pepacf: periodic partial autocorrelation function

Description Usage Arguments Details Value Side Effects References See Also Examples

Description

The periodic partial autocorrelation function of a periodic time series is calculated and plotted if the argument plot=TRUE. When the period, p=1, this reduces to the usual partial autocorrelation function as defined in Box and Jenkins (1976) and is equivalent then to the Splus function acf(type="partial"). As discussed in Box and Jenkins (1976), McLeod (1994) and Hipel and McLeod (1994) the partial autocorrelation is a valuable tool in selecting the model order.

Usage

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pepacf(z, lag.max, plot=TRUE, acf.out)

Arguments

z

a univariate time series object. Note that the period of z is given by attr(z, "tsp")[3]. Additional information about the time series can be provided in a title string by setting attr(z, "title") to the desired string. This title will then be displayed on the plot. Abbreviations for the periods may be provided in attr(z, "abb"). For example, to use the standard monthly abbreviations: attr(z, "abb")<-month.abb. These abbreviations will be used to aid one in interpreting the output.

lag.max

maximum lag, if missing default is 0.25*length(z)/p, where p = attr(z, "tsp")[3]

plot

if plot=TRUE, a plot of the periodic autocorrelations is produced.

acf.out

output from peacf function. If this is provided, execution will proceed faster, otherwise it is calculated from scratch.

Details

For the detailed derivation of the algorithm see Sakai (1982). Note that our partial autocorrelation is the negative of that given in Sakai's paper.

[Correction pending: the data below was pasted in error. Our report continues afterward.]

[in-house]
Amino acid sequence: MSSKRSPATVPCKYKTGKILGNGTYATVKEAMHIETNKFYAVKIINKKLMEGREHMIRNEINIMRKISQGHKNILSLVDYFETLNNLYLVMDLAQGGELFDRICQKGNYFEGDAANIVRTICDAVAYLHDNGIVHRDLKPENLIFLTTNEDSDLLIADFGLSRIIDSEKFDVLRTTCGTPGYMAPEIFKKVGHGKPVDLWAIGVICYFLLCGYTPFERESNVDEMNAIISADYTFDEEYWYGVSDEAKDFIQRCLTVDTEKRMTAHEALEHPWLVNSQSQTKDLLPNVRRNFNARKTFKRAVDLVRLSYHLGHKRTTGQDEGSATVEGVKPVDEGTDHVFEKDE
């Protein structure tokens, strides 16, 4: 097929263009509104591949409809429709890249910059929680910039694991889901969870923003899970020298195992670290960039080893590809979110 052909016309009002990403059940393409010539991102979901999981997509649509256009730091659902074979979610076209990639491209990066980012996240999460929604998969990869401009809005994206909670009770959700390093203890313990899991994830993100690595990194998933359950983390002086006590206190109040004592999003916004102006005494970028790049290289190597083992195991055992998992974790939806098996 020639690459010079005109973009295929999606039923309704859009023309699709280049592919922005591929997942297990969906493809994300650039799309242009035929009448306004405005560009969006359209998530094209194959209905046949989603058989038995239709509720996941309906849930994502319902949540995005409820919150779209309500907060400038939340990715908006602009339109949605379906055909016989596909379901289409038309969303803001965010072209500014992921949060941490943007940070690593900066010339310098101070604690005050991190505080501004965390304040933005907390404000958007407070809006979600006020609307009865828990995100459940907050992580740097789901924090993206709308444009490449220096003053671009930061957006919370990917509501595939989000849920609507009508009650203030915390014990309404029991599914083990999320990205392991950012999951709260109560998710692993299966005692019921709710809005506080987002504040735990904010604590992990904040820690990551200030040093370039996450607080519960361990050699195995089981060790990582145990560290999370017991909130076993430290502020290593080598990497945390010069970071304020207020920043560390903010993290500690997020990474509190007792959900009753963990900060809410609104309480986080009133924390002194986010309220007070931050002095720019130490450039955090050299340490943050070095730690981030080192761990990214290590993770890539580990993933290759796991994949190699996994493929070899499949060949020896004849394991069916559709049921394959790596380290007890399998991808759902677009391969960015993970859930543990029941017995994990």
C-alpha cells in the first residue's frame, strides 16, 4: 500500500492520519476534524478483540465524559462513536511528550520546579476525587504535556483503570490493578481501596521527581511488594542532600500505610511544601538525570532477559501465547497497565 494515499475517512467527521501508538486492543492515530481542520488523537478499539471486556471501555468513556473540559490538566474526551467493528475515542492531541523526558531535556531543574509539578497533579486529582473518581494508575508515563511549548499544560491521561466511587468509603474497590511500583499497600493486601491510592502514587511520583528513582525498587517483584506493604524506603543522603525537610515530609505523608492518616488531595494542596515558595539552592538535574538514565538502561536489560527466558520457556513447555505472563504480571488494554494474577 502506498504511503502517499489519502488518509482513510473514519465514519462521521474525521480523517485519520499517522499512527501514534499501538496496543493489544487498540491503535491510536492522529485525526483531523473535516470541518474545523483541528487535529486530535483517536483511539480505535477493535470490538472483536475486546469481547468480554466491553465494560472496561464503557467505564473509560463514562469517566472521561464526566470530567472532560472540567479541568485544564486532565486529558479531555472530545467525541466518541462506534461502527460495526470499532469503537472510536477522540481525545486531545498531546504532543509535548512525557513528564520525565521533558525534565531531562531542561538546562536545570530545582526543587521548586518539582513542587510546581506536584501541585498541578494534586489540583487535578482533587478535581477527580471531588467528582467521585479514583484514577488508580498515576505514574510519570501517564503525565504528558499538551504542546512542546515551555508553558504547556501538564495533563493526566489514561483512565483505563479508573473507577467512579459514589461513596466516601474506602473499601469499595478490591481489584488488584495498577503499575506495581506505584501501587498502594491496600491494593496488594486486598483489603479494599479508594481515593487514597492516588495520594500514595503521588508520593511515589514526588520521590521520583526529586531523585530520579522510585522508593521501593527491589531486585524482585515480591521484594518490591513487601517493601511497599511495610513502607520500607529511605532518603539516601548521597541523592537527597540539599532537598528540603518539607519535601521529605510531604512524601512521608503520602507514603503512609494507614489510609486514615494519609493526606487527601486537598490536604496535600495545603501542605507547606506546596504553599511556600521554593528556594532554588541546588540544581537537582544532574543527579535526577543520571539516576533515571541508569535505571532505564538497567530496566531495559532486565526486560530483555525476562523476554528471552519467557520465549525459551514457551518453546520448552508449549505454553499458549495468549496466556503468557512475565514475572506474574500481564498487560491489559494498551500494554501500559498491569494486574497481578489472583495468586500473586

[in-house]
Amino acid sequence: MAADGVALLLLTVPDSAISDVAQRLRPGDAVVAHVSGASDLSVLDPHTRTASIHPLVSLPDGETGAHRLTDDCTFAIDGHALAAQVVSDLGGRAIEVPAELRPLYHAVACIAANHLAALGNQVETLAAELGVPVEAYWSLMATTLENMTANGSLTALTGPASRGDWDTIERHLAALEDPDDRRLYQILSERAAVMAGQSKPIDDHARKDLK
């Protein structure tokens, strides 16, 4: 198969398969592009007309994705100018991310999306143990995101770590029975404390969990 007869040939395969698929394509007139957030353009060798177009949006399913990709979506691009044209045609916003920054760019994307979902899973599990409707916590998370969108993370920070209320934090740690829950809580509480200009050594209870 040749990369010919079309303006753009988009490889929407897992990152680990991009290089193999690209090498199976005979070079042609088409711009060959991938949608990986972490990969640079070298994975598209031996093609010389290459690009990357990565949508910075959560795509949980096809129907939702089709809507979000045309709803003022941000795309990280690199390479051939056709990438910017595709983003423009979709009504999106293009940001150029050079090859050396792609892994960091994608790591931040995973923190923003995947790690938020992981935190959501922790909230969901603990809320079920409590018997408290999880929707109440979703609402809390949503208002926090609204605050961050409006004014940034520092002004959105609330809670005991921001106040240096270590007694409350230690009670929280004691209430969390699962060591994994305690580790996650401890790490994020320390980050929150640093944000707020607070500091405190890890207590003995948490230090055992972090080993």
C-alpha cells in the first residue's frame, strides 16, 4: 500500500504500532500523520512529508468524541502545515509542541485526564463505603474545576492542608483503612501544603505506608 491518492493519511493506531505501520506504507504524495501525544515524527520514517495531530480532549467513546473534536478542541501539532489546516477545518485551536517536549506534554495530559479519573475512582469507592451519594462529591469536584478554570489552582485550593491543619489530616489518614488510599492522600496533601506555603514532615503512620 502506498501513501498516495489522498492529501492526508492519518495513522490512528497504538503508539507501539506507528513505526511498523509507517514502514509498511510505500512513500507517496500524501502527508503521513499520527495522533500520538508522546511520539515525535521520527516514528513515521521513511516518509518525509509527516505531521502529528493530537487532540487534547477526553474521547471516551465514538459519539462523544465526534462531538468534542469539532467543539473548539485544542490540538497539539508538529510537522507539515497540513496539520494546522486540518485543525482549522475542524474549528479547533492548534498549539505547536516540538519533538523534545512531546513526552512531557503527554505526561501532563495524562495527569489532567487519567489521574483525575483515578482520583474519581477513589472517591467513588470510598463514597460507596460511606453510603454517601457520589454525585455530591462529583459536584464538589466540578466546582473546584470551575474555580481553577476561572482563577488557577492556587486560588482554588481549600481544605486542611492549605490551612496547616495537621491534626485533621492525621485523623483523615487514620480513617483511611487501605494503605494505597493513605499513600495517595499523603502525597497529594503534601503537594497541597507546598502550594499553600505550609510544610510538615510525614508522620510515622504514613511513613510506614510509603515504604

The paper of Noakes et al. (1987) and the book of Hipel and McLeod (1994) contain examples of this type of plot.

Value

a list containing the following components: acf.out output list from peacf pacf matrix of partial autocorrelations residual.sd matrix of residual standard deviations of the fitted models of order m, m=1,2,...,lag.max phi matrix of autoregressive coefficients in the final model of order lag.max for each period aic matrix of aic values for each period and lag bic matrix of bic values for each period and lag maice vector of length p of the minimum aic models mbice vector of length p of the minimum bic models

Side Effects

a plot is produced if plot=TRUE

References

Box, G.E.P. and Jenkins, G.M. (1976), "Time Series Analysis: Forecasting and Control", Holden-Day: San Franciso.

Hipel, K.W. and McLeod, A.I. (1994) "Time Series Modelling of Water Resources and Environmental Systems" Elsevier, Amsterdam ISBN 0–444–89270–2. (1013 pages).

McLeod, A.I. (1994), "Diagnostic Checking of Periodic Autoregression" Journal of Time Series Analysis, Vol. 15, No. 2, pp.221–233.

Noakes, D.J., Hipel, K.W. & McLeod, A.I. (1987). Forecasting experiments with annual geophysical time series, The International Journal of Forecasting, V.4, pp.103–115.

Sakai, H. (1982), "Circular lattice filtering using Pagano's Method", IEEE Transactions, Acoust. Speech, Signal Processing, Vol. 30, pp.279–287.

See Also

peacf, peacf.plot, peplot, acf, acf.plot

Examples

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pear documentation built on May 29, 2017, 11:40 p.m.